Time was when a book cover called for an artist’s eye, a draughtsman’s pen, or a designer’s brush. Be it for a new-fangled paperback, or a traditional paper book-jacket, discerning publishers commissioned work of the highest order. Through economy of line and subtlety of colour, the essence of the text, factual or fictional, shone through the designer’s work; luminous, expressive, sometimes challenging. The book designer was an artist, the artist a book designer; the roles were not mutually exclusive, both were laudable, both worthy of respect.
To be called a graphic artist was not a pejorative title, but one to be embraced. To be called upon to embellish and enhance a book was a commission as important, as relevant, as any commission for a portrait, landscape or mural. Book design became an applied art that many in the mainstream, and indeed the avant-garde, both sought and accepted.
For much of my reading life I’ve admired the work of three artists in particular. In each case their book-related designs stand proudly alongside their wider portfolio of work. I became a connoisseur of book design at a relatively early age. Connoisseur sounds rather grand (forgive me) although in this context I simply mean that subtle transformation from reader to a more conscious state of book lover. From a humble admirer of the words to a hopeless initiate into the seductive arts of the book beautiful.
The artists of the eighteen nineties, Beardsley and Ricketts perhaps foremost, paved the way. Their designs, usually in ink, described a new and startling economy of line. The initiated could read the influences, certainly, but the shock of modernity, rid of all unnecessary embellishment, lit a lamp so bright its influence still shines.
During the heyday of the mass-produced book, both pre and post-war, the new wave of artists carried the torch. For me Eric Fraser, John Piper and David Gentleman stand at the forefront. Their book cover designs, now eminently collectible in their own right, swung the aesthetic compass needle towards work of subtle and compelling beauty. Pared down, sparse, seemingly simple – description can be deceptive, labelling no less so. But in their covers we can find honesty and integrity, fearless economy of style, singular and compelling vision. Their designs came to define the book, to capture its essence; an indelible image inseparable from the written work itself.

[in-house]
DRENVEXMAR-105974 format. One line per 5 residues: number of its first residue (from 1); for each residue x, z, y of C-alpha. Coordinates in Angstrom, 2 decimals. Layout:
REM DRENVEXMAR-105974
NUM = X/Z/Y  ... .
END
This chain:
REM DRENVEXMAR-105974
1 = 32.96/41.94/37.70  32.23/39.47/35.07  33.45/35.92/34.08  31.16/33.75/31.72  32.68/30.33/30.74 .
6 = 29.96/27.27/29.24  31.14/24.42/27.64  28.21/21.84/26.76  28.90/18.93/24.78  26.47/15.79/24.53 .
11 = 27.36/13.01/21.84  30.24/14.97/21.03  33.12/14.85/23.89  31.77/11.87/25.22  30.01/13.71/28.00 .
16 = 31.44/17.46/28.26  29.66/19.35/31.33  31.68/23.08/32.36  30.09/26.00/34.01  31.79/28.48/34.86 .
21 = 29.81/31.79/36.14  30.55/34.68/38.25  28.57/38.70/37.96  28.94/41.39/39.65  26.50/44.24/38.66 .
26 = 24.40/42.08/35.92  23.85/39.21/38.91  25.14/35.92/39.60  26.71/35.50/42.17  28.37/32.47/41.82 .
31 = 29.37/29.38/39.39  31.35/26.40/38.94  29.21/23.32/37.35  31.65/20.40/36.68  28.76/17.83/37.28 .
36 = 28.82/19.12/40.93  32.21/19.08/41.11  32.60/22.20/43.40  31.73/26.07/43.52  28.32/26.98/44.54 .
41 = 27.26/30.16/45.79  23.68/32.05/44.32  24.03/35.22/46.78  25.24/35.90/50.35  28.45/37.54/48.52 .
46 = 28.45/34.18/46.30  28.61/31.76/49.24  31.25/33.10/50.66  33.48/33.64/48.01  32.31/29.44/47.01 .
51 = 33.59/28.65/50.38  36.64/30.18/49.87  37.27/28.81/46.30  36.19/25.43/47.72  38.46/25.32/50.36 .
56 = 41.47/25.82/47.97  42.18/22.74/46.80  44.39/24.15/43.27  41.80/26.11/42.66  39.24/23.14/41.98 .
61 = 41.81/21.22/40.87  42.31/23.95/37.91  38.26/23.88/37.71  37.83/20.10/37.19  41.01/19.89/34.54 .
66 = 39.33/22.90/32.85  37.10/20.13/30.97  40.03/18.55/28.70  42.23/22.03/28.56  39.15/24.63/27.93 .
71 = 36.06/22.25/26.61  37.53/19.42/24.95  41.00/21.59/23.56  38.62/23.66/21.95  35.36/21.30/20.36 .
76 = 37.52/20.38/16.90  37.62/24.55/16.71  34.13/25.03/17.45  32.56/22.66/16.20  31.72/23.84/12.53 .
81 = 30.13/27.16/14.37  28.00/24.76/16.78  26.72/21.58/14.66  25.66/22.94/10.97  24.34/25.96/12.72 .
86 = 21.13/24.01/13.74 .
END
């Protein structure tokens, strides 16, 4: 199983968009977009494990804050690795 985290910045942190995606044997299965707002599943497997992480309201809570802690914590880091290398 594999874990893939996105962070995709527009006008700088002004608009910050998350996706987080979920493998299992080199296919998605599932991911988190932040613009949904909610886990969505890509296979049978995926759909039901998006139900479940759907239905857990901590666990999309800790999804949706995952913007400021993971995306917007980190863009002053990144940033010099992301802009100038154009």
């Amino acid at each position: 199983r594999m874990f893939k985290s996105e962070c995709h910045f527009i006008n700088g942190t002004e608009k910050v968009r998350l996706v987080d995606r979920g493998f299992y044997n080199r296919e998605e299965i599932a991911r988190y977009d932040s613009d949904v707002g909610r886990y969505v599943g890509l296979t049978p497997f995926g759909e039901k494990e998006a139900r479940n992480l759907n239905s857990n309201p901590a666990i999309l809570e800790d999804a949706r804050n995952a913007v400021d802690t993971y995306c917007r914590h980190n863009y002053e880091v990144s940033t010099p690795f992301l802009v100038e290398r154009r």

Each of these artists shares a particular but deep resonance for me.
As a child the Radio Times, excepting the occasional cover, was a thing of curious monochrome. The paper or magazine (it’s been called both in its time) meant different things to different people. To some it was a newspaper (albeit with a narrow world view of programming and entertainment), to others a ubiquitous guide to the what and when of radio, and later television.
But not least, it was a gallery of sorts. And on its cheap paper walls I first saw the work of Eric Fraser. His pen-and-ink illustrations, especially when seen in the original, share the clarity of line with the best of 20th century wood engravers. His is an expressive, stylised, and eloquent art; wonderfully suited to the classical connotations of many of his commissions. Each drawing possesses a startling immediacy, happily suited to the time criticality of weekly programming and publication.
My introduction to John Piper came as a consequence of my fascination with that school (I use the term loosely) of artists that included Eric Ravilious, Edward Bawden, and Paul and John Nash. The architectural and landscape elements of their work held sway; came to define the way I saw buildings and places; tutored my aesthetic eye. To this day I often see through Piper-tinted glasses; British landscapes imitating art; Piper’s places.
David Gentleman’s ubiquitous designs similarly caught my imagination, and helped re-awaken in me the love of a deceptively immediate art. As Alan Bennet has written, there’s something of the spirit of Bawden and John Nash in David Gentleman. There are hints too of Joseph Crawhall’s enigmatic woodcuts. But Gentleman is his own gentleman, a great innovator of design, equally comfortable with a postage stamp or a London Underground platform mural. His beautiful designs for The New Penguin Shakespeare series, 1968-75, are indelibly imprinted on my schoolboy’s mind.
Recently there has been a welcome and long-overdue trend (albeit a slow one) towards a re-adoption of the artist’s book cover. Rarely, though happily, we can determine a conscious move away from the ubiquitous airbrushed images, the photographic montages of screen adaptations. A mindful step towards a more artistic interpretation. We need look no further than the beautiful covers designed by Ed Kluz in recent years to witness that.
Once-upon-a-time, in the misty monochrome of memory, less really was more.
Long may it remain so!